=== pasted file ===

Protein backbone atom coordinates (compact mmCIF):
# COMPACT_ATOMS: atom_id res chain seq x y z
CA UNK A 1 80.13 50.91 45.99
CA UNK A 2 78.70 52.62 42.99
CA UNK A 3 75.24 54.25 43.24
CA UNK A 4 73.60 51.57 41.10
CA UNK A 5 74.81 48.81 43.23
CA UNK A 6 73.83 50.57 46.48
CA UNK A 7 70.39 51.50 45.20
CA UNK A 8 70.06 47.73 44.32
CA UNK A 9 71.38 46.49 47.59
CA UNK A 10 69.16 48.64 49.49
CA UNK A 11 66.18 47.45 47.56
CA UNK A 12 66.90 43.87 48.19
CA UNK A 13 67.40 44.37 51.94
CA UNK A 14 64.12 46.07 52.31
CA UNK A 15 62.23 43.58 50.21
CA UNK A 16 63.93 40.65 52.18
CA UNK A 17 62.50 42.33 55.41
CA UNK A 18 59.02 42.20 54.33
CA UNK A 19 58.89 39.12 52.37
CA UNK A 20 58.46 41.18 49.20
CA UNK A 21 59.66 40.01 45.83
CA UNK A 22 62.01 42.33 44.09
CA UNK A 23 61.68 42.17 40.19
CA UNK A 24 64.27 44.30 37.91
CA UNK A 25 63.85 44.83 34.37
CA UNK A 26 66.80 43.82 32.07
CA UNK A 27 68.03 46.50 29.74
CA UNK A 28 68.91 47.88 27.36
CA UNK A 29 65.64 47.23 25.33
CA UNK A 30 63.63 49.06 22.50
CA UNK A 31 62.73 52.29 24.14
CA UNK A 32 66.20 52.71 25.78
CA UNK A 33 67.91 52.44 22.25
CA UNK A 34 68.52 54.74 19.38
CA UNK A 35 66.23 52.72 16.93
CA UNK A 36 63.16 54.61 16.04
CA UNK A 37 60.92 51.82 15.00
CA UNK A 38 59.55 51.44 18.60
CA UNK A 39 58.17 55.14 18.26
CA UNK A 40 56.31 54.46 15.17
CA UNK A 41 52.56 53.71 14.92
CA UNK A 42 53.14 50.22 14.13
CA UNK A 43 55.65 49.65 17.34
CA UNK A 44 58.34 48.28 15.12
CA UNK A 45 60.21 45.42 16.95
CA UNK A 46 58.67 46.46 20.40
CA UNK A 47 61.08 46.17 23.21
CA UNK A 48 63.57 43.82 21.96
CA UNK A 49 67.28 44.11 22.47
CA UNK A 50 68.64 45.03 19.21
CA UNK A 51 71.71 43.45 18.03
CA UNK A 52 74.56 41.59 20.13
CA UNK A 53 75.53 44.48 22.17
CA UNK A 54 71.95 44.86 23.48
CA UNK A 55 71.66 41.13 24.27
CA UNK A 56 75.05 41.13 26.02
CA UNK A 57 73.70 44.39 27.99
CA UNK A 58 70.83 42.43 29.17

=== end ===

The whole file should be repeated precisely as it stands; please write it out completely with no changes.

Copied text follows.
Protein backbone atom coordinates (compact mmCIF):
# COMPACT_ATOMS: atom_id res chain seq x y z
CA UNK A 1 80.13 50.91 45.99
CA UNK A 2 78.70 52.62 42.99
CA UNK A 3 75.24 54.25 43.24
CA UNK A 4 73.60 51.57 41.10
CA UNK A 5 74.81 48.81 43.23
CA UNK A 6 73.83 50.57 46.48
CA UNK A 7 70.39 51.50 45.20
CA UNK A 8 70.06 47.73 44.32
CA UNK A 9 71.38 46.49 47.59
CA UNK A 10 69.16 48.64 49.49
CA UNK A 11 66.18 47.45 47.56
CA UNK A 12 66.90 43.87 48.19
CA UNK A 13 67.40 44.37 51.94
CA UNK A 14 64.12 46.07 52.31
CA UNK A 15 62.23 43.58 50.21
CA UNK A 16 63.93 40.65 52.18
CA UNK A 17 62.50 42.33 55.41
CA UNK A 18 59.02 42.20 54.33
CA UNK A 19 58.89 39.12 52.37
CA UNK A 20 58.46 41.18 49.20
CA UNK A 21 59.66 40.01 45.83
CA UNK A 22 62.01 42.33 44.09
CA UNK A 23 61.68 42.17 40.19
CA UNK A 24 64.27 44.30 37.91
CA UNK A 25 63.85 44.83 34.37
CA UNK A 26 66.80 43.82 32.07
CA UNK A 27 68.03 46.50 29.74
CA UNK A 28 68.91 47.88 27.36
CA UNK A 29 65.64 47.23 25.33
CA UNK A 30 63.63 49.06 22.50
CA UNK A 31 62.73 52.29 24.14
CA UNK A 32 66.20 52.71 25.78
CA UNK A 33 67.91 52.44 22.25
CA UNK A 34 68.52 54.74 19.38
CA UNK A 35 66.23 52.72 16.93
CA UNK A 36 63.16 54.61 16.04
CA UNK A 37 60.92 51.82 15.00
CA UNK A 38 59.55 51.44 18.60
CA UNK A 39 58.17 55.14 18.26
CA UNK A 40 56.31 54.46 15.17
CA UNK A 41 52.56 53.71 14.92
CA UNK A 42 53.14 50.22 14.13
CA UNK A 43 55.65 49.65 17.34
CA UNK A 44 58.34 48.28 15.12
CA UNK A 45 60.21 45.42 16.95
CA UNK A 46 58.67 46.46 20.40
CA UNK A 47 61.08 46.17 23.21
CA UNK A 48 63.57 43.82 21.96
CA UNK A 49 67.28 44.11 22.47
CA UNK A 50 68.64 45.03 19.21
CA UNK A 51 71.71 43.45 18.03
CA UNK A 52 74.56 41.59 20.13
CA UNK A 53 75.53 44.48 22.17
CA UNK A 54 71.95 44.86 23.48
CA UNK A 55 71.66 41.13 24.27
CA UNK A 56 75.05 41.13 26.02
CA UNK A 57 73.70 44.39 27.99
CA UNK A 58 70.83 42.43 29.17